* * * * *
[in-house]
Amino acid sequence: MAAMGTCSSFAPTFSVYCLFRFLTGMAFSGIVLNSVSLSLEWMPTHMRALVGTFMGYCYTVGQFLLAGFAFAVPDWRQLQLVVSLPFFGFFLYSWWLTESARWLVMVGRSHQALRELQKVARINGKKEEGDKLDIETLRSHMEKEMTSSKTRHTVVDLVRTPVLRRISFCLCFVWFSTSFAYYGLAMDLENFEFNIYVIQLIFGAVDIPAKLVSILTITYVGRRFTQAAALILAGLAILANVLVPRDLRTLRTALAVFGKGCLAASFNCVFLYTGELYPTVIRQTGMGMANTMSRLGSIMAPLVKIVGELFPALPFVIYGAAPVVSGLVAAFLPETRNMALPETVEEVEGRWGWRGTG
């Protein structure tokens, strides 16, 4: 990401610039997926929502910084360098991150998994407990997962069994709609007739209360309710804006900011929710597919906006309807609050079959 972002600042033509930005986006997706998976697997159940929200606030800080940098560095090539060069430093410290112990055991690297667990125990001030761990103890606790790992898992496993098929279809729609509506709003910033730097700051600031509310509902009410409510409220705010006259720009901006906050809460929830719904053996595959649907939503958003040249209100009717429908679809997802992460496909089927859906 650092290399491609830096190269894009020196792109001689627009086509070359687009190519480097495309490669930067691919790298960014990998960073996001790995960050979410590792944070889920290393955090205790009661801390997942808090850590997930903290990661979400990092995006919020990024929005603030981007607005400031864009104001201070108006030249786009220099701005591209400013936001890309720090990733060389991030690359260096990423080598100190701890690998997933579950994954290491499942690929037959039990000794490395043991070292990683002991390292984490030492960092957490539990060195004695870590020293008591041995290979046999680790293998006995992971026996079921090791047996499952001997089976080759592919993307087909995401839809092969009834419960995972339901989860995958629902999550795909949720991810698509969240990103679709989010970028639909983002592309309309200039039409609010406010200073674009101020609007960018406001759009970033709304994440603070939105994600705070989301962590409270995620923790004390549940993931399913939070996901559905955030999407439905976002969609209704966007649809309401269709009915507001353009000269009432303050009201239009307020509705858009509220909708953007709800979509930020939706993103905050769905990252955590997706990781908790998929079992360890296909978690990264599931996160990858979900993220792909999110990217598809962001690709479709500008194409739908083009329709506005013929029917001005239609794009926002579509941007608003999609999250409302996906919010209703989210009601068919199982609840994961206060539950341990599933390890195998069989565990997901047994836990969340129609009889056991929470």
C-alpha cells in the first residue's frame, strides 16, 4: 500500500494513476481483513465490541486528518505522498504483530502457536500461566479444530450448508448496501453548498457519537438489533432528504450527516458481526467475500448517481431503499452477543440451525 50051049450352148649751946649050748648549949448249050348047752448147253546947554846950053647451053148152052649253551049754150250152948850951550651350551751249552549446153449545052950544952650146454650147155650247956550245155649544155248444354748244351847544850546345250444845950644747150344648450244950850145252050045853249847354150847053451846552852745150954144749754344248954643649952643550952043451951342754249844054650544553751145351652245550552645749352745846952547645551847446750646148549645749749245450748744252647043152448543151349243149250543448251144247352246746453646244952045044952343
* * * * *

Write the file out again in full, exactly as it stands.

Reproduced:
[in-house]
Amino acid sequence: MAAMGTCSSFAPTFSVYCLFRFLTGMAFSGIVLNSVSLSLEWMPTHMRALVGTFMGYCYTVGQFLLAGFAFAVPDWRQLQLVVSLPFFGFFLYSWWLTESARWLVMVGRSHQALRELQKVARINGKKEEGDKLDIETLRSHMEKEMTSSKTRHTVVDLVRTPVLRRISFCLCFVWFSTSFAYYGLAMDLENFEFNIYVIQLIFGAVDIPAKLVSILTITYVGRRFTQAAALILAGLAILANVLVPRDLRTLRTALAVFGKGCLAASFNCVFLYTGELYPTVIRQTGMGMANTMSRLGSIMAPLVKIVGELFPALPFVIYGAAPVVSGLVAAFLPETRNMALPETVEEVEGRWGWRGTG
């Protein structure tokens, strides 16, 4: 990401610039997926929502910084360098991150998994407990997962069994709609007739209360309710804006900011929710597919906006309807609050079959 972002600042033509930005986006997706998976697997159940929200606030800080940098560095090539060069430093410290112990055991690297667990125990001030761990103890606790790992898992496993098929279809729609509506709003910033730097700051600031509310509902009410409510409220705010006259720009901006906050809460929830719904053996595959649907939503958003040249209100009717429908679809997802992460496909089927859906 650092290399491609830096190269894009020196792109001689627009086509070359687009190519480097495309490669930067691919790298960014990998960073996001790995960050979410590792944070889920290393955090205790009661801390997942808090850590997930903290990661979400990092995006919020990024929005603030981007607005400031864009104001201070108006030249786009220099701005591209400013936001890309720090990733060389991030690359260096990423080598100190701890690998997933579950994954290491499942690929037959039990000794490395043991070292990683002991390292984490030492960092957490539990060195004695870590020293008591041995290979046999680790293998006995992971026996079921090791047996499952001997089976080759592919993307087909995401839809092969009834419960995972339901989860995958629902999550795909949720991810698509969240990103679709989010970028639909983002592309309309200039039409609010406010200073674009101020609007960018406001759009970033709304994440603070939105994600705070989301962590409270995620923790004390549940993931399913939070996901559905955030999407439905976002969609209704966007649809309401269709009915507001353009000269009432303050009201239009307020509705858009509220909708953007709800979509930020939706993103905050769905990252955590997706990781908790998929079992360890296909978690990264599931996160990858979900993220792909999110990217598809962001690709479709500008194409739908083009329709506005013929029917001005239609794009926002579509941007608003999609999250409302996906919010209703989210009601068919199982609840994961206060539950341990599933390890195998069989565990997901047994836990969340129609009889056991929470």
C-alpha cells in the first residue's frame, strides 16, 4: 500500500494513476481483513465490541486528518505522498504483530502457536500461566479444530450448508448496501453548498457519537438489533432528504450527516458481526467475500448517481431503499452477543440451525 50051049450352148649751946649050748648549949448249050348047752448147253546947554846950053647451053148152052649253551049754150250152948850951550651350551751249552549446153449545052950544952650146454650147155650247956550245155649544155248444354748244351847544850546345250444845950644747150344648450244950850145252050045853249847354150847053451846552852745150954144749754344248954643649952643550952043451951342754249844054650544553751145351652245550552645749352745846952547645551847446750646148549645749749245450748744252647043152448543151349243149250543448251144247352246746453646244952045044952343